CORK Kerry Outreach Care have experienced a huge surge in the number of people requiring help in recent months.
The centre, which is based in Skibbereen, aims to support the most vulnerable in society along with their families. Their priority is to help people reclaim a positive and healthy lifestyle.
CEO Caroline Farry says they have seen a sharp rise in people seeking help since the start of the Covid-19 pandemic.
“Things have gotten far worse for people since Covid,” she says. “We have lots of homeless people in West Cork. We are bursting at the seams with requests. We have people coming to us now who would never have sought help previously.
“We never ask questions. I just want to know, how many in the family and what ages are the children?”
Caroline has called on the government to provide more help and in particular make better use of the many buildings lying empty around the county.
“We should be able to open more empty buildings for the homeless,” she says. “What galls me is that the government can currently put the homeless into bed and breakfast accommodation due to Covid, but when this is over, why not keep them there?
“We have people losing their jobs now and they have massive mortgages to pay back. They are so scared. People have seen a huge drop in their monthly income which has serious knock on repercussions. The government should be looking into this.”
The group receive no government funding. They rely totally on generous donations from members of the local community. Caroline is proud of the great work her team are doing despite their lack of financial resources.
“I don’t get any funding from the council,” she says. “It is just the will of the people and my team. I started Outreach Care in 2019.
“Our main goal is to get people off the streets, feed them, clothe them and get them into rehab if necessary.
“Since we started, I have got 36 people into rehab. 32 are clean and sober and they have completed their programme. They now have a life beyond their wildest dreams once again. They are all working. Some of them are working with me. They are keen to give back.”
Caroline and her team do food runs, provide clothes and accommodation for the homeless.
Caroline warns that the stigma associated with homelessness is dangerous and anyone can fall into trouble.
“Everyone has this thought of people who are homeless, that they have a substance abuse,” she says. “That is not correct. But for the grace of God go I.
“I have people coming to me who have lost their job and can’t afford to pay their rent.
“They may be foreign nationals and they may be on their own in this country. We do our best to get them sorted.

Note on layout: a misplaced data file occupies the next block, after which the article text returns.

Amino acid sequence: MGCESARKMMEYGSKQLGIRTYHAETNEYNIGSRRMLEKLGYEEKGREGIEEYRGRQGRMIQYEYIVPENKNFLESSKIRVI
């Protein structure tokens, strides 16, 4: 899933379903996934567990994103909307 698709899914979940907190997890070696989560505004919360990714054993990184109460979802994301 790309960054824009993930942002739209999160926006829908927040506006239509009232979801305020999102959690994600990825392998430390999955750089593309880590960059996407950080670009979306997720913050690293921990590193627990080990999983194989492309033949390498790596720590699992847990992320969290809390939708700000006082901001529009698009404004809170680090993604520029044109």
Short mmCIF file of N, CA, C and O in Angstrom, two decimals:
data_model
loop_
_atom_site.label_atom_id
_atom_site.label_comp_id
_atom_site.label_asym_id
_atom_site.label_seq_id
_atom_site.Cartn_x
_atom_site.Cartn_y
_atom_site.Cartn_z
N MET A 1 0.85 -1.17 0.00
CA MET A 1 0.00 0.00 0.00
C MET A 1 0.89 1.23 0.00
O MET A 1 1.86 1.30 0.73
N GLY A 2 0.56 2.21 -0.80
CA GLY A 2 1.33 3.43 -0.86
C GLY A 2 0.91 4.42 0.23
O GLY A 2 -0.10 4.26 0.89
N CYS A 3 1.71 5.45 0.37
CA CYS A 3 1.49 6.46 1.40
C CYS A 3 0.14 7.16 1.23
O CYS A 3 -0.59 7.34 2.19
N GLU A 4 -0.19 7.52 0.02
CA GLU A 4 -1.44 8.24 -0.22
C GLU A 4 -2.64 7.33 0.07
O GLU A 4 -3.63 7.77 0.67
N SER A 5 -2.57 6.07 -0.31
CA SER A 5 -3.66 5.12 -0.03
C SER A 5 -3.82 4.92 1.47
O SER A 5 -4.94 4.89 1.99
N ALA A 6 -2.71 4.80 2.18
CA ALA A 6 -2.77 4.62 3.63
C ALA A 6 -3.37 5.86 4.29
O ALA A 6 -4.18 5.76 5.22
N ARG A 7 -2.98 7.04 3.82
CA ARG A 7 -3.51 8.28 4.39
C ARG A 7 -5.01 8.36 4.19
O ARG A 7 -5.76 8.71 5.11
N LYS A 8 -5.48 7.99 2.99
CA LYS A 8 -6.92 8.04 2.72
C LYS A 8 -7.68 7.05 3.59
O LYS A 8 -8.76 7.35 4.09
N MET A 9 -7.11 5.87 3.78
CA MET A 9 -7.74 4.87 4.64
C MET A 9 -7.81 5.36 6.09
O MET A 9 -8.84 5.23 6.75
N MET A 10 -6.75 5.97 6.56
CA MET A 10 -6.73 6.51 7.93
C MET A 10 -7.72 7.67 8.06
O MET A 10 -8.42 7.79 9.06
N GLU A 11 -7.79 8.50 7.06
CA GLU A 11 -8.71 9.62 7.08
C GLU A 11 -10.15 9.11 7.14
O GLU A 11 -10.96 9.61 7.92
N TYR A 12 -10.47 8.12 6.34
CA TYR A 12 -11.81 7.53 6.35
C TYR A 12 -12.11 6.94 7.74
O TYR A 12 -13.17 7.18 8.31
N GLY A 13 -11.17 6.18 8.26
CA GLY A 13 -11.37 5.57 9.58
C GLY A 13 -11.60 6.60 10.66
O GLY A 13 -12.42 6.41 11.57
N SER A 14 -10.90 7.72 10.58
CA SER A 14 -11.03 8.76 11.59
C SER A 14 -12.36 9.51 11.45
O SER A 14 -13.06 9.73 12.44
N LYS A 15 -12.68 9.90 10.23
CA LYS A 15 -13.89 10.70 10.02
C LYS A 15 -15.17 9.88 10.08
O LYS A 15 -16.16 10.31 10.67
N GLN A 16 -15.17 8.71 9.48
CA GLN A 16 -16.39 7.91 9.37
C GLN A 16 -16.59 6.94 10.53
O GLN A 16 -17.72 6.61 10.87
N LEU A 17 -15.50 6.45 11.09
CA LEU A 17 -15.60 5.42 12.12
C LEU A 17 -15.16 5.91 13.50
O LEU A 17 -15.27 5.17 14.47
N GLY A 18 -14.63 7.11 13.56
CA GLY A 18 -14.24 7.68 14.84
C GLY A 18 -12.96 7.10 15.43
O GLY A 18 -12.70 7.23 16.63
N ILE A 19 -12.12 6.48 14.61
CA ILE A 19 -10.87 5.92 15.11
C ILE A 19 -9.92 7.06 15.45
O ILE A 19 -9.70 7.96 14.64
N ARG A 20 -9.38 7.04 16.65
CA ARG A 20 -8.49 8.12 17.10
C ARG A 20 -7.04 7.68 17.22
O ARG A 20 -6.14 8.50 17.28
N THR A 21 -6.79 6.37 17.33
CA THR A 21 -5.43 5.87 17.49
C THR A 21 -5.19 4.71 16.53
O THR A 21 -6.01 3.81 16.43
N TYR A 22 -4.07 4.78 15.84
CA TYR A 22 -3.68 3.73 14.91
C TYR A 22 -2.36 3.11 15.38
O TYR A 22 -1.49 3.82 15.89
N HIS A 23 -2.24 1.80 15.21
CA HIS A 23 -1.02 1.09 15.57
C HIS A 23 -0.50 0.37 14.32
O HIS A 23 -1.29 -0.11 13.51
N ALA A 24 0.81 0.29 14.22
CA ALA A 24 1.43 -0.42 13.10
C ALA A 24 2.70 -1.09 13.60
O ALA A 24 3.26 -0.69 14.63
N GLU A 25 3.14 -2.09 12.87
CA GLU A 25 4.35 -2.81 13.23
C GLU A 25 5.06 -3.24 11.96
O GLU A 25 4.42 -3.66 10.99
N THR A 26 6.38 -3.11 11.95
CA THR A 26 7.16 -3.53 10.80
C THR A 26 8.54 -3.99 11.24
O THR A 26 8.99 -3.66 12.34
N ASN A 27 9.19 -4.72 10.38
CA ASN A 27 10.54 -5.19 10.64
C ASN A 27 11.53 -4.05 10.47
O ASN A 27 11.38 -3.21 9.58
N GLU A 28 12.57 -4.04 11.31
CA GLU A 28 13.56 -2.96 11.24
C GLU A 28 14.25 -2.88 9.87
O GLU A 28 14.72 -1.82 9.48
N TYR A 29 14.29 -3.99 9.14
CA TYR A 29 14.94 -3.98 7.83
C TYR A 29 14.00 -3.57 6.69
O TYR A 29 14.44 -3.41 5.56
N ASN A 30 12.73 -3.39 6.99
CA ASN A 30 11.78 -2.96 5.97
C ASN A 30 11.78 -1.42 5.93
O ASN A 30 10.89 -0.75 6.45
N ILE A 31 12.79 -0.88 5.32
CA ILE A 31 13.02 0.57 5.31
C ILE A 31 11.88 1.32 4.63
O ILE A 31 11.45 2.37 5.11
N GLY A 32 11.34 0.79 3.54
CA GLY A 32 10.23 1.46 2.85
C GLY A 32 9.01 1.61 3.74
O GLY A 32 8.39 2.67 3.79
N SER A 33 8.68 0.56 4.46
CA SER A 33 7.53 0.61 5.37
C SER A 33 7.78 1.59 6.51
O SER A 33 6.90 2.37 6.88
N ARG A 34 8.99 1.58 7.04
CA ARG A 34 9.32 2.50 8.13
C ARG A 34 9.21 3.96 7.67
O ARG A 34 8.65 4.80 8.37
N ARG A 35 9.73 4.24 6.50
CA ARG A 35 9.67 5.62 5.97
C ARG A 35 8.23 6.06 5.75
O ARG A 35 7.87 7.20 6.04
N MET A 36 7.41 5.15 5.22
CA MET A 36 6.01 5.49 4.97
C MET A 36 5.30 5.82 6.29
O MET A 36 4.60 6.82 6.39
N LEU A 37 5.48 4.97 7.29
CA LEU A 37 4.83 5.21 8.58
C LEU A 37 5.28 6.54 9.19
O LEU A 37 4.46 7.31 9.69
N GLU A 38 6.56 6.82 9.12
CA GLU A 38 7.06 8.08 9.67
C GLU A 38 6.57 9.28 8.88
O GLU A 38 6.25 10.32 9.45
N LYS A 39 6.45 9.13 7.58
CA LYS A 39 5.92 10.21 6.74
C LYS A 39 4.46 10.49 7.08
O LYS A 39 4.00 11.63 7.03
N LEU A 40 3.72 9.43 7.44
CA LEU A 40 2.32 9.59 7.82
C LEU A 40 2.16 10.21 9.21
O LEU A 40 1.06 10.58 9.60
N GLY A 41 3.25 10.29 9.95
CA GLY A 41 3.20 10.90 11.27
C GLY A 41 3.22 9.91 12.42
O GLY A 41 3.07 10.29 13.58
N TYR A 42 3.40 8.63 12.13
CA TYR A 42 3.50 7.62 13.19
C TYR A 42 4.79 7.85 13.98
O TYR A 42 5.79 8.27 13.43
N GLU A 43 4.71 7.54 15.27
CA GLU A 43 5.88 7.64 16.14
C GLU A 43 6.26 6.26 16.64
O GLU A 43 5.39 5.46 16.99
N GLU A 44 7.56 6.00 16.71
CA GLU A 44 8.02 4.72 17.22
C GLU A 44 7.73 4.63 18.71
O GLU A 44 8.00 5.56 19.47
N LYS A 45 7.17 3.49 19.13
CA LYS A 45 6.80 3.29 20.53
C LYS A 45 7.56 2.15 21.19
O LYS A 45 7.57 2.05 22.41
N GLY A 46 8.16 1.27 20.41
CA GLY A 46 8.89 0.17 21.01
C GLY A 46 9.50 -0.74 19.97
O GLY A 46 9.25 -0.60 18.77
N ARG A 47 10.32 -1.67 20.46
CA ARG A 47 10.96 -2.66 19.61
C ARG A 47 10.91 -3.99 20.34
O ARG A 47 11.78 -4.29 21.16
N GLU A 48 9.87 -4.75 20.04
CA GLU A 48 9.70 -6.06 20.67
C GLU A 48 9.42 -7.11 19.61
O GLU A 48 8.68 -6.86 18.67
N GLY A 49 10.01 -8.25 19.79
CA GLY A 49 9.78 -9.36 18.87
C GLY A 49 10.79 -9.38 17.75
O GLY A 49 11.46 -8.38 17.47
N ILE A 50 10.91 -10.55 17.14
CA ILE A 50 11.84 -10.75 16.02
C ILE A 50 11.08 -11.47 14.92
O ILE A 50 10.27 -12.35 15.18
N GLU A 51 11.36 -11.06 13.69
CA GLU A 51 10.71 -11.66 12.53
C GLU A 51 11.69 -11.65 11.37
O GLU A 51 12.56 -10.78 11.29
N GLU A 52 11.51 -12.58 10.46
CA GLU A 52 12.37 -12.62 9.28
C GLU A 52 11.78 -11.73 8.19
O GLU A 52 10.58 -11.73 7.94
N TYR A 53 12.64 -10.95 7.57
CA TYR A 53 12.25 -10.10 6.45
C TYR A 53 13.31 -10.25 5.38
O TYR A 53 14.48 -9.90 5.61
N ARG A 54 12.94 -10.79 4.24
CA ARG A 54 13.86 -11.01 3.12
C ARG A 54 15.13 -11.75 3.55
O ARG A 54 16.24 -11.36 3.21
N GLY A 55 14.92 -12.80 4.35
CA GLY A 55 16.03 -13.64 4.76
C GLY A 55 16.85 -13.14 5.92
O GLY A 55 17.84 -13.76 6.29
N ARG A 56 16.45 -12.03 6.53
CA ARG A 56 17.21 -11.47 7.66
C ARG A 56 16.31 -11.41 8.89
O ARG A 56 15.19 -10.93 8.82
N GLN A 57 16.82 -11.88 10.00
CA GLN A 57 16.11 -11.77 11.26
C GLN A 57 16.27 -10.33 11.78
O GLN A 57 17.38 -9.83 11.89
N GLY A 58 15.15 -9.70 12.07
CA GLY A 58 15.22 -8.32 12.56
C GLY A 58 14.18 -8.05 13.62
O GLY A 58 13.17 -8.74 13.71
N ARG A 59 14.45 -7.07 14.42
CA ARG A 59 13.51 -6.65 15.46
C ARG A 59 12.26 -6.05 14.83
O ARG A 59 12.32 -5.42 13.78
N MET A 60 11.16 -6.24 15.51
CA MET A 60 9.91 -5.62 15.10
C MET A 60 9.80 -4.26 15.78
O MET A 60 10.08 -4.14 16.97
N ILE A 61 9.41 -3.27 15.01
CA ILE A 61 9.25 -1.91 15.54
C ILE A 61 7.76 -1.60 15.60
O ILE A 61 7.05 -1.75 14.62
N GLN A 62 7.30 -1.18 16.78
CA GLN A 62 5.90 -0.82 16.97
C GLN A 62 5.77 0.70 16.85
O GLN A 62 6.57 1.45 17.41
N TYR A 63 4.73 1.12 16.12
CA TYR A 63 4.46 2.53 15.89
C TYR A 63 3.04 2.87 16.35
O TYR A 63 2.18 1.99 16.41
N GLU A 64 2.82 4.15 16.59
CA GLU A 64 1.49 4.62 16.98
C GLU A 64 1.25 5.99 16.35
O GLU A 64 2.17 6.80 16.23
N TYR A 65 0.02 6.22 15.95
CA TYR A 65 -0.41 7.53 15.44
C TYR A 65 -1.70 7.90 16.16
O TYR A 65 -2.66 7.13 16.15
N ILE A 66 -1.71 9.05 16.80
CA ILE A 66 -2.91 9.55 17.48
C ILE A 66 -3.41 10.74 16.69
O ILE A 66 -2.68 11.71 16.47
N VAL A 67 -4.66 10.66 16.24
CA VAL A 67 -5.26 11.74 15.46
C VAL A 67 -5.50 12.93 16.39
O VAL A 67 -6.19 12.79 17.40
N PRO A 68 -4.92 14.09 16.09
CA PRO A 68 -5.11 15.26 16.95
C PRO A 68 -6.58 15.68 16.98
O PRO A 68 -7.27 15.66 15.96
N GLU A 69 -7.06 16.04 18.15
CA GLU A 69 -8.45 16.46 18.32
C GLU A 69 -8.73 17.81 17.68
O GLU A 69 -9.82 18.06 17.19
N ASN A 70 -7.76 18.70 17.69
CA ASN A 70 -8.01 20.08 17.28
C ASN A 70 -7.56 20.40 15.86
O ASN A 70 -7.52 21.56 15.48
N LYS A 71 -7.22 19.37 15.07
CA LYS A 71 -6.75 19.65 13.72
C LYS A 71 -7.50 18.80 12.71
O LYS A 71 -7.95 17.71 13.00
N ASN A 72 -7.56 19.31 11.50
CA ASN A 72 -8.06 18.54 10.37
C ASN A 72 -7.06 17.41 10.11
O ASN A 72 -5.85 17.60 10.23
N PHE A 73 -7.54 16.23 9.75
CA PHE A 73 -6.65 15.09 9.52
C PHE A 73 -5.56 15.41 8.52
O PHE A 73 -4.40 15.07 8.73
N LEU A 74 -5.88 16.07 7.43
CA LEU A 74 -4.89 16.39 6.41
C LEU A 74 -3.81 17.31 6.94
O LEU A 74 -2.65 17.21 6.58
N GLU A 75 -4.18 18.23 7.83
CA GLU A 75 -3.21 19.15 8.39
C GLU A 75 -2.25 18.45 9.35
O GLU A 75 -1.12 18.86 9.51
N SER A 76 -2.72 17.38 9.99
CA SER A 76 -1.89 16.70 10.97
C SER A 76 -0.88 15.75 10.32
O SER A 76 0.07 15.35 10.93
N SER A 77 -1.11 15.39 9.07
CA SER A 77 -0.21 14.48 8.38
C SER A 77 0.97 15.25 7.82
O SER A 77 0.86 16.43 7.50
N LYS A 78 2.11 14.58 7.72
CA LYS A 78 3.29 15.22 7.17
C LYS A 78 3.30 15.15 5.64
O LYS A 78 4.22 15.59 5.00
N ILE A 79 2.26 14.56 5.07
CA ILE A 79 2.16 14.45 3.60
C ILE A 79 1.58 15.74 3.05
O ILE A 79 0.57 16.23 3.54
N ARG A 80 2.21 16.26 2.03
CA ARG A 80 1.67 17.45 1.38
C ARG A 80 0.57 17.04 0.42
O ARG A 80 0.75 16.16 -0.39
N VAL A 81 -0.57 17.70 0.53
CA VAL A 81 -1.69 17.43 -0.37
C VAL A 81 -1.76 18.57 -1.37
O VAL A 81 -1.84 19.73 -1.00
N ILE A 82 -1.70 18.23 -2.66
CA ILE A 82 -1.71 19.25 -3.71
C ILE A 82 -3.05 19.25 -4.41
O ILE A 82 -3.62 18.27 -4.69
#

“My logo is each one, reach one, let no-one be lost. I have opened my family house to people coming out of rehab. This also provides them with an address to get back up and running again.
“There is a gap in the market when they come out of rehab. They are not ready for the community. They come back out and they might have no home.”
Caroline’s next goal is to set up a centre for vulnerable women. She hopes to have this centre established by March 2021. The aim is provide a safe environment.
“I hope to open a house in West Cork for women,” she says. “Women are very vulnerable. When I get them off the streets and into rehab, they have nowhere to go when they come out. It will provide them with a safe environment to rehab in. It also provides them with an address.
“It helps ease them back into community life and get them in contact with their families. A lot of these women might have lost contact with their children, so we will work with the various agencies to get them back in contact once again.”
Caroline is keen to stress she is surrounded by a great team. She is grateful to them and to the general public for their kind donations.
“I am very proud of my team,” she says. “We are based in West Cork, but we look after everyone throughout the county. We rely on donations. It is the will of the people. People donate money, clothes and furniture. Everything helps and makes a difference.”
Caroline is proud of the help she and her team are providing to the most vulnerable in society, but has warned they need help from the various stakeholders to keep making a difference.
“Life can be a vicious circle. We have to get people off this roundabout. It is all about giving people a second chance and getting people back on their feet.
“The Cork Kerry Outreach Care makes a difference. We are working seven days a week. The situation is getting worse. We definitely need help. We need help from the council. I want to keep us community based however. The spirit of the Irish people is getting us through this.”